This past week I sat down and participated in a speaker event at my university. I decided it was important for me to go and show my support as a part of my Women and Gender Studies major. While this talk was centered on immigration, the topic of mental health came up quite frequently.
The speaker was Sonia Nazario, an award-winning journalist who has traveled alongside migrant children, families, and workers as they attempt to enter the United States as unlawful immigrants. Sonia’s personal experiences took me by surprise. As a journalism major, I have often contemplated whether or not I personally would be comfortable with putting my own life in danger for the sake of a story.
Sonia traveled many miles with these migrants. She hopped trains with them, battled the blistering heat and freezing cold, and even fought off an attacker. As a child of immigrants, Sonia knew this story needed to be told, and she put her own well-being as second string to her research. Over her many months of travel, Sonia said she saw the worst of people, but also the best of people. She saw small children mutilated in hospitals from jumping trains, families surviving on just one meal per day, and dangerous situations of violence and poverty.
Sonia revealed to us that when she returned, she was riddled with PTSD. A man had attempted to rape her on her journey, but she fought back and escaped. She was met with many challenges while using the train for transportation, and for months she was suffering from nightmares about a rapist chasing her down the train. Sonia was afraid at first to seek out treatment for her mental health. Eventually she broke down and decided to see a therapist. She spoke triumphantly as she explained to the audience that she no longer suffers from this PTDS, and it is all thanks to her therapist.
Sonia mentioned that she was raised by a Latino mother and was often discouraged from seeking treatment when she felt things were not okay emotionally. She explained that in her culture, people do not want to be seen as ‘crazy’ so they will not admit they need to seek mental health treatment.
Drug addiction stigma
In 2003, Sonia published her book, “Enrique’s Journey,” which followed the story of a young boy who attempts more than a handful of times to cross the border into the United States to find his mother. Enrique was born in Honduras, and at a young age his mother left him in their home country to go alone to the United States to try and make money to send back home so her son could have a better life.
Sonia said that although Enrique did eventually make it across the border, his story does not have a happy ending. In Honduras, there is little to no access to healthcare, and no mental health treatment options available. When Enrique’s mother left, he was heartbroken. Like so many other children whose mothers and fathers leave them in their countries to escape and make a better life, Enrique was constantly bounced around between relatives and friends. His mental health quickly deteriorated, and with no options, he turned to sniffing glue.
Enrique’s addiction took over his life. Once in the states he continued to use drugs, and eventually lost his wife and daughter. His family could no longer take his constant drug abuse and left him. Instead of seeing Enrique as a mentally ill individual, he was reduced to an addict that could not be helped. Sonia attempted to get Enrique into rehab, but he left after just a few days. Unfortunately, Enrique’s issues with his mental health were not treated properly and at an early age, and he does not want to be fixed. This story is much too common with the many children who are left by their parents in third world developing countries.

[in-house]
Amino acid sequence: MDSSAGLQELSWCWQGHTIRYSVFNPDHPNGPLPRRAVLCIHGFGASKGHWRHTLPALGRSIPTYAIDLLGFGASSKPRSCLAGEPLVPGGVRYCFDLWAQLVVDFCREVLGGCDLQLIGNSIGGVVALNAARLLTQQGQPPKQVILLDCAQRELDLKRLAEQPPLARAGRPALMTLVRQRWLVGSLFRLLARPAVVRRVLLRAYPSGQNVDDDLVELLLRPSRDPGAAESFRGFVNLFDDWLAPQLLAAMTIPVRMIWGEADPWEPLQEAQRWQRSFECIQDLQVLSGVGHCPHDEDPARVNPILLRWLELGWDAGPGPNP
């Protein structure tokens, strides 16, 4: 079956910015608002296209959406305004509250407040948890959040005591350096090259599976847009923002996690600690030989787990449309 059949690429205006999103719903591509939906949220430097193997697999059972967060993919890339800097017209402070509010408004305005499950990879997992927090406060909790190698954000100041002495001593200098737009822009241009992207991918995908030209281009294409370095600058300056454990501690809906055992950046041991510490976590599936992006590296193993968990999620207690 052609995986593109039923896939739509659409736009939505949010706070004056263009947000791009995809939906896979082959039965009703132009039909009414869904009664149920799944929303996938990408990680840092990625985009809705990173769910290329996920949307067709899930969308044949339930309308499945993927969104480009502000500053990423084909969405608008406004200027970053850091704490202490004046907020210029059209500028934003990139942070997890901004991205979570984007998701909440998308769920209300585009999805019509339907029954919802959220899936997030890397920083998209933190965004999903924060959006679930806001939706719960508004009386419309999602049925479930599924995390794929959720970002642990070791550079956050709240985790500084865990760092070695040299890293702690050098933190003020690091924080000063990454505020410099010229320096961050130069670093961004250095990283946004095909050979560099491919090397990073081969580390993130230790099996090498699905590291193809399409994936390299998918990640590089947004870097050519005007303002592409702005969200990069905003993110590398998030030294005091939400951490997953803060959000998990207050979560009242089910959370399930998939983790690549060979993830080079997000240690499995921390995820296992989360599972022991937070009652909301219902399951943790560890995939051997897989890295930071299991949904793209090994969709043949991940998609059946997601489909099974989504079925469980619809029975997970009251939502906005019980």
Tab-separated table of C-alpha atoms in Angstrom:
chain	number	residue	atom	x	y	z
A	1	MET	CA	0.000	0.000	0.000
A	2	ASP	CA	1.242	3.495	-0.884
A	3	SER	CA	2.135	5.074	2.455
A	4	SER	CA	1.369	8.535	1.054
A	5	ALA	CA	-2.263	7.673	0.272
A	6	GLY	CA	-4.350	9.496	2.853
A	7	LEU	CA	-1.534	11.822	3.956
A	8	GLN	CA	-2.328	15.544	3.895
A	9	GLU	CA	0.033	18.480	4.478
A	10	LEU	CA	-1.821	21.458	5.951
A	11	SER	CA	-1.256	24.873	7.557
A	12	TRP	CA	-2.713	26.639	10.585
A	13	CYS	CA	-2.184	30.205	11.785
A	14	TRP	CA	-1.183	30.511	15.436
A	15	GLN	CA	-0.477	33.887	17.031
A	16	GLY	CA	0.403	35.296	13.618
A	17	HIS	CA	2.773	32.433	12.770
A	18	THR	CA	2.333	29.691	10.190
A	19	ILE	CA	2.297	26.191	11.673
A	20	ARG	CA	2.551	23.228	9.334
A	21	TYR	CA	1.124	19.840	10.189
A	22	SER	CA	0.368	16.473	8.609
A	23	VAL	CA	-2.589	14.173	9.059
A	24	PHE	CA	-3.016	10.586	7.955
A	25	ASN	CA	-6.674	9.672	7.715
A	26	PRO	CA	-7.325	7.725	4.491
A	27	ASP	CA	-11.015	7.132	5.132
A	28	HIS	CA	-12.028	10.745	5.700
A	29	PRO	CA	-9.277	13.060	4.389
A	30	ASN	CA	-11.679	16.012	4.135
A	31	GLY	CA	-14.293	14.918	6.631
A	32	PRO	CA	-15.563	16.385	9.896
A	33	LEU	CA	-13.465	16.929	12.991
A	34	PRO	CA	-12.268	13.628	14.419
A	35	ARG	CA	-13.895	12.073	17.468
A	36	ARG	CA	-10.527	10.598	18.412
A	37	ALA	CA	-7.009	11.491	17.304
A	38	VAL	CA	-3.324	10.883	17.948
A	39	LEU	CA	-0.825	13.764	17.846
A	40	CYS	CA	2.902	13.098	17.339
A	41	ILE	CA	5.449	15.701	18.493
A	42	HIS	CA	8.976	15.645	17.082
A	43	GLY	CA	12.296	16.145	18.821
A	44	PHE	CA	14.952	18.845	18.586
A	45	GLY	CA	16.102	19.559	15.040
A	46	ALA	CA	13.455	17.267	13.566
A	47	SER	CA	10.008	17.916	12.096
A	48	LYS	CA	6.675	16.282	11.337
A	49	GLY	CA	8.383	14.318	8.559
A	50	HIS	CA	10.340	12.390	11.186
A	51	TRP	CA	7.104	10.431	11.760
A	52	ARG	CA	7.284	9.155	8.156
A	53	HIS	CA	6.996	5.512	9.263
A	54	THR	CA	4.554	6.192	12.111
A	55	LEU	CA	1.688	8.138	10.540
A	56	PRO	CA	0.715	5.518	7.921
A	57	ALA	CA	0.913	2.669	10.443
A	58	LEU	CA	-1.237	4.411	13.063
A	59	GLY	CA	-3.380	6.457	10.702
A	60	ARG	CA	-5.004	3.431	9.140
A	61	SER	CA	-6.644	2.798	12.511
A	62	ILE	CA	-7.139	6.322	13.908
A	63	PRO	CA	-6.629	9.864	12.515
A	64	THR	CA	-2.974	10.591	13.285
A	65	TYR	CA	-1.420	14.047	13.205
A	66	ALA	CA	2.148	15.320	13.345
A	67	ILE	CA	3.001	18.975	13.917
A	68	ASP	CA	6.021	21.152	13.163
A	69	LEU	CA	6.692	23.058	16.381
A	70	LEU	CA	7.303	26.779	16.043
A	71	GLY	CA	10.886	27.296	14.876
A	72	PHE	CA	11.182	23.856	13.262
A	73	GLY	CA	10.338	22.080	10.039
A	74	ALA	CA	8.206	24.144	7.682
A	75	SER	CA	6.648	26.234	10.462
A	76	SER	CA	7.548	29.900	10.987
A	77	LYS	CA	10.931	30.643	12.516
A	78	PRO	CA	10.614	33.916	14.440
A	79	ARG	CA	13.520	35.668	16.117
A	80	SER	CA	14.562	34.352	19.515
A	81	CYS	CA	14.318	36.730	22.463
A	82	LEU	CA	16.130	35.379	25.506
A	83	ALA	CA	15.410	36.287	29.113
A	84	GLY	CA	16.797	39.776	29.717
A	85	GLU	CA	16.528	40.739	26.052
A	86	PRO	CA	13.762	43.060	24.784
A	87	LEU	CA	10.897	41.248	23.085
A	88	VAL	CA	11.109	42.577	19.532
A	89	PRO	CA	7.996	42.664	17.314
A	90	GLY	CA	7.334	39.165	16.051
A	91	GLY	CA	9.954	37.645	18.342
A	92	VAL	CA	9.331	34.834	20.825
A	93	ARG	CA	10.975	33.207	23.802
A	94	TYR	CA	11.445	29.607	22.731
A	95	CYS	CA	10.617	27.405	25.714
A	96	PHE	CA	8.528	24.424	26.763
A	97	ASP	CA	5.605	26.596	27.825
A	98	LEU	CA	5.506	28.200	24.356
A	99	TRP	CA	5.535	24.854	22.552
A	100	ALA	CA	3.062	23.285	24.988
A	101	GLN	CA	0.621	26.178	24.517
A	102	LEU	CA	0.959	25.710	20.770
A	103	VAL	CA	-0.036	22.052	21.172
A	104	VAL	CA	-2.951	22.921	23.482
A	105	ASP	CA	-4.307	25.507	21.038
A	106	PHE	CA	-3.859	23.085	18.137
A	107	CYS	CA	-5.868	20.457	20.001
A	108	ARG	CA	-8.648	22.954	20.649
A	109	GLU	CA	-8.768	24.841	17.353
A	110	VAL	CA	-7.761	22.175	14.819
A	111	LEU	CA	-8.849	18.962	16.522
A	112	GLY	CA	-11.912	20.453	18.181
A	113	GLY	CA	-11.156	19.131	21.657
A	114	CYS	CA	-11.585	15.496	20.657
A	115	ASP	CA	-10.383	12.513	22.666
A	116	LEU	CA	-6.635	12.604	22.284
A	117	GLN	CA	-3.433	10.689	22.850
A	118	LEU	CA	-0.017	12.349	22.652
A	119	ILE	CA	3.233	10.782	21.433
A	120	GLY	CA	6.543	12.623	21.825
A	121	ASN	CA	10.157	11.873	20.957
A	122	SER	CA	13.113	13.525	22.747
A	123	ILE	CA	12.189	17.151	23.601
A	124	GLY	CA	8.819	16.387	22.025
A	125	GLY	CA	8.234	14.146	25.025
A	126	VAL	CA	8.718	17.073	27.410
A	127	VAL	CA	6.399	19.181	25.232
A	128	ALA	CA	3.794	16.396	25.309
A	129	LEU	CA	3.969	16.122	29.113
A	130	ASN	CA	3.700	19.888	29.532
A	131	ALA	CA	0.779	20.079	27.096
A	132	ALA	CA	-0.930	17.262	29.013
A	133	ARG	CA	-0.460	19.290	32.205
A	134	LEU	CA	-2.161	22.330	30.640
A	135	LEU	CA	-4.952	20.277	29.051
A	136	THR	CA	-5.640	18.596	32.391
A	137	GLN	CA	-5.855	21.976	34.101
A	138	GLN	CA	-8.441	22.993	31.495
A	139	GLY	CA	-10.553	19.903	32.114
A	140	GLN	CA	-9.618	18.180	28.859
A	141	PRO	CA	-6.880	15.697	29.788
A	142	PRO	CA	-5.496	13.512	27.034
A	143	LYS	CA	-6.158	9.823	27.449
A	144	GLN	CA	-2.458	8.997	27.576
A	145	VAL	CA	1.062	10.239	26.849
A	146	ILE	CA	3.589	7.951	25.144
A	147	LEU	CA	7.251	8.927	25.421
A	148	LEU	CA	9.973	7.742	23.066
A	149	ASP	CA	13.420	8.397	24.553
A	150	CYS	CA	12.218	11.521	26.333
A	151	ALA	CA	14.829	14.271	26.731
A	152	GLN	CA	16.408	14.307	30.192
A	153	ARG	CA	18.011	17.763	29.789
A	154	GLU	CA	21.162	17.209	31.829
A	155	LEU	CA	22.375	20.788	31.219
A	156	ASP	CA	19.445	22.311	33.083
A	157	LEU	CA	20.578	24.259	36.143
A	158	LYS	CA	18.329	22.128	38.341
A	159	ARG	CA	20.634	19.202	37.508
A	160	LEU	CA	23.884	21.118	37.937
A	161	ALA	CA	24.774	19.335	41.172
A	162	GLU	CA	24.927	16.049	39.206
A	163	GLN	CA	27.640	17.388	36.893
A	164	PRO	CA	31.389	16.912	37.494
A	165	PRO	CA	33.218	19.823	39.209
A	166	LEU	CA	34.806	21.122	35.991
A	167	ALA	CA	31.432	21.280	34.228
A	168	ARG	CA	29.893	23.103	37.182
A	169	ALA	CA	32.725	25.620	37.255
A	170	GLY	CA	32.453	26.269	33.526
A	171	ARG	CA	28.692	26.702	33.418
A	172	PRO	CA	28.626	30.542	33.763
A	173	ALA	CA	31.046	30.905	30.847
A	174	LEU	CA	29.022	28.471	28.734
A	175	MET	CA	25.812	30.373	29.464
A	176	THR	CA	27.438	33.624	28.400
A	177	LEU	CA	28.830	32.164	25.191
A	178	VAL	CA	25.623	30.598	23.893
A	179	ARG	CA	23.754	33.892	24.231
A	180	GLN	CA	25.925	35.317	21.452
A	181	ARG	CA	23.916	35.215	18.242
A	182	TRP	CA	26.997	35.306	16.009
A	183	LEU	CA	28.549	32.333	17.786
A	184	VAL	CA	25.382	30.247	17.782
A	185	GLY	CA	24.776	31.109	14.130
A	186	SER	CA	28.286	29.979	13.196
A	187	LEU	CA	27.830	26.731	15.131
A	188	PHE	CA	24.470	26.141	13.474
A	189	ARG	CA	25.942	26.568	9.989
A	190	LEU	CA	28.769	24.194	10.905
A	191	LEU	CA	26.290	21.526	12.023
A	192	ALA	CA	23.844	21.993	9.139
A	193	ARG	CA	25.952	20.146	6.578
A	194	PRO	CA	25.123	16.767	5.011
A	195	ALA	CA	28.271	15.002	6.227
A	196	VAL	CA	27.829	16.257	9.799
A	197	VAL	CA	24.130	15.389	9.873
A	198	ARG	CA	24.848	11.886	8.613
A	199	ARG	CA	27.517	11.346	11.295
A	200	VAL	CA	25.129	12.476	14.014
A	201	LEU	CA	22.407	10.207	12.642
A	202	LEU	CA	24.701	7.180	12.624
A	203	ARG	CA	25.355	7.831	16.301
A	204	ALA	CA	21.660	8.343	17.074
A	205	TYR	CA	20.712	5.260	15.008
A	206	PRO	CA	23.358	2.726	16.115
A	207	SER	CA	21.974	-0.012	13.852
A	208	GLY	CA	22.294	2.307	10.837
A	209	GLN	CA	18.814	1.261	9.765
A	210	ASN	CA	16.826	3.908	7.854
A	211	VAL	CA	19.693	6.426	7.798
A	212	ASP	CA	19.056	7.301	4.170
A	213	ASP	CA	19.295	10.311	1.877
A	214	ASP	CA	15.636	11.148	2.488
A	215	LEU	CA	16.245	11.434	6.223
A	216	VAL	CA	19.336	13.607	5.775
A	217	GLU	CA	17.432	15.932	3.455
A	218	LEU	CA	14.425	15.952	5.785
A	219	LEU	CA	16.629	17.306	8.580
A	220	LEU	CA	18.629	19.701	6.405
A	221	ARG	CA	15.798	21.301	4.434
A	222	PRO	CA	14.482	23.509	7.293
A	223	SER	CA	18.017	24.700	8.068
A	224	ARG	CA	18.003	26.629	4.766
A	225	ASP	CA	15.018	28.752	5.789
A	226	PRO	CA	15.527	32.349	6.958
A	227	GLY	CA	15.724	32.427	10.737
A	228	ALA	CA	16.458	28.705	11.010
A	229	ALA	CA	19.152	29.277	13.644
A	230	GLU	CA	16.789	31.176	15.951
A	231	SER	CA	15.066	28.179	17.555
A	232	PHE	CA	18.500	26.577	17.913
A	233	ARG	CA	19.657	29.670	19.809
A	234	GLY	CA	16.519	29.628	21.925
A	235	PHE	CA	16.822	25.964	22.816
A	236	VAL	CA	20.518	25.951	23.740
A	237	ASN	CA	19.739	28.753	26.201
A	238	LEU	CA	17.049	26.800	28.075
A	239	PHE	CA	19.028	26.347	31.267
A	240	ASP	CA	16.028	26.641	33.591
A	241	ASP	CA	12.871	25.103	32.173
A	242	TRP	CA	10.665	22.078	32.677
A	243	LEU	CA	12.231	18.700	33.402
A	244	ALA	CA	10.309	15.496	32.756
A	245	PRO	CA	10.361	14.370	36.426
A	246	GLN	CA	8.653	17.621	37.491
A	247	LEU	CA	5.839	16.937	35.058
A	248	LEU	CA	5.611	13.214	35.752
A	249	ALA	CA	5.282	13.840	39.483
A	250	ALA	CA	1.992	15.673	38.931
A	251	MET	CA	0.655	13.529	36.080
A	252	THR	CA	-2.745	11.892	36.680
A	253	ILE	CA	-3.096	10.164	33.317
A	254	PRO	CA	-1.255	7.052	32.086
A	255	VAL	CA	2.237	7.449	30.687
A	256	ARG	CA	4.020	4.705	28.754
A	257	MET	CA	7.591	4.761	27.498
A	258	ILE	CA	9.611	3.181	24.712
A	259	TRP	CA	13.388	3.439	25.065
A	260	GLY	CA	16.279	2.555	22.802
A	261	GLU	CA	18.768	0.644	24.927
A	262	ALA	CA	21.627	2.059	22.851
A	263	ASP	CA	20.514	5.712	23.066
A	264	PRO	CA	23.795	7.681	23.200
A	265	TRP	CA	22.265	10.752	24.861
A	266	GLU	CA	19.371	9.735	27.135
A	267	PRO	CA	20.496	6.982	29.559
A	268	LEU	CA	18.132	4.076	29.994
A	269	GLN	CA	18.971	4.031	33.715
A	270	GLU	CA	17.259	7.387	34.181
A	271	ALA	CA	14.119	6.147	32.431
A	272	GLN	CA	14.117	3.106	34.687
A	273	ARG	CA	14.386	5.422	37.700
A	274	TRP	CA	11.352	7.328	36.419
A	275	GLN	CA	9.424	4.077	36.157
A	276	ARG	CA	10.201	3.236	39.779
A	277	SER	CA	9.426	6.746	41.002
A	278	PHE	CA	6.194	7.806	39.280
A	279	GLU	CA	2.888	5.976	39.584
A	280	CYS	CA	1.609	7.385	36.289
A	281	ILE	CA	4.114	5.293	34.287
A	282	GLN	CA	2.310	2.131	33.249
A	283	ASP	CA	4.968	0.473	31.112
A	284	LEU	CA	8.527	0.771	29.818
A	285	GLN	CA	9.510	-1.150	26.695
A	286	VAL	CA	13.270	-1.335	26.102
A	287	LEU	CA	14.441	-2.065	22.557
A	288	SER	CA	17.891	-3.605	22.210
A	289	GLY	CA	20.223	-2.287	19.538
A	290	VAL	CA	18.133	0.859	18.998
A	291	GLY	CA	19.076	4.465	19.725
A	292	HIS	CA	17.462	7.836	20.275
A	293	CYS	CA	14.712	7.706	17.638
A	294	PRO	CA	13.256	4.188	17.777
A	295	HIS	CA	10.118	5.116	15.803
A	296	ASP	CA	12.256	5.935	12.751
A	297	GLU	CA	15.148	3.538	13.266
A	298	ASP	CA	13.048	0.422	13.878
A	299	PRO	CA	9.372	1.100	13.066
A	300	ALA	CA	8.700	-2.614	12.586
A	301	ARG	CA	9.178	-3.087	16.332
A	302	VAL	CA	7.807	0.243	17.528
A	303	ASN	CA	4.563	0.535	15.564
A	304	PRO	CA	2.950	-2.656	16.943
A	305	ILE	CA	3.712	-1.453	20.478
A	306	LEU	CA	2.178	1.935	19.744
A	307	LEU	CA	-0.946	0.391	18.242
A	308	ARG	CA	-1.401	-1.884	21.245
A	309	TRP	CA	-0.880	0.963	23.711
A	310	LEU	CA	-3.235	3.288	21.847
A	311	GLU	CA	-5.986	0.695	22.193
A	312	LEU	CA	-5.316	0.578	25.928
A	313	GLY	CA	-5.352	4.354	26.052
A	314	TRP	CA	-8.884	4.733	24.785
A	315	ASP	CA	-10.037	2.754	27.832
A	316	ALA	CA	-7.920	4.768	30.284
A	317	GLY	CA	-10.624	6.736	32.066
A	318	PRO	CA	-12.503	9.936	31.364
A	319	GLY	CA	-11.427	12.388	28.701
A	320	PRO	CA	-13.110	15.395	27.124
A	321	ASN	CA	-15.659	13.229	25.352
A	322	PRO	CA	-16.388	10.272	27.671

In many cultures, mental health is seen as an invisible fraction of life. When survival is not guaranteed, mental health falls to the bottom of the list of one’s priorities. We can see that with Enrique’s tragic story, and the instance of Sonia and her nightmares. The negative stigma that is attached to mental illness is preventing individuals from seeking out the help they need so badly.
Many individuals who do not get the help they need for a mental illness, turn to drugs and other harmful substances to treat and curb their negative emotions. This in turn makes the illness worse and can lead to overdose and even possibly death for the addict. The negative stigma against both mental illness and addiction that is held by most of general society is killing innocent people.
Mental health treatment
Fortunately, there is much mental health research being done to help decrease the negative stigma against both addicts and mental health patients. New programs are being implemented, grants are being funded, and society is beginning to change. There are many different options for people suffering from an untreated mental illness, and getting help is easier now than ever before.
Dual diagnosis centers are created with the hopes of treating both an addiction and a mental illness. Many treatment centers are focused on breaking down and destroying the negative stigma that surrounds mental illness. There are doctors and medical professionals that do not want to shame their patients, but instead help them forge a new life.
Living with mental illness does not need to be a secret anymore. Being open about our emotions and how we are feeling can help contribute to lessening the negative stigma attached to this illness. Being supportive of other is the best way to help in irradiating addiction and mental health disorders from our society.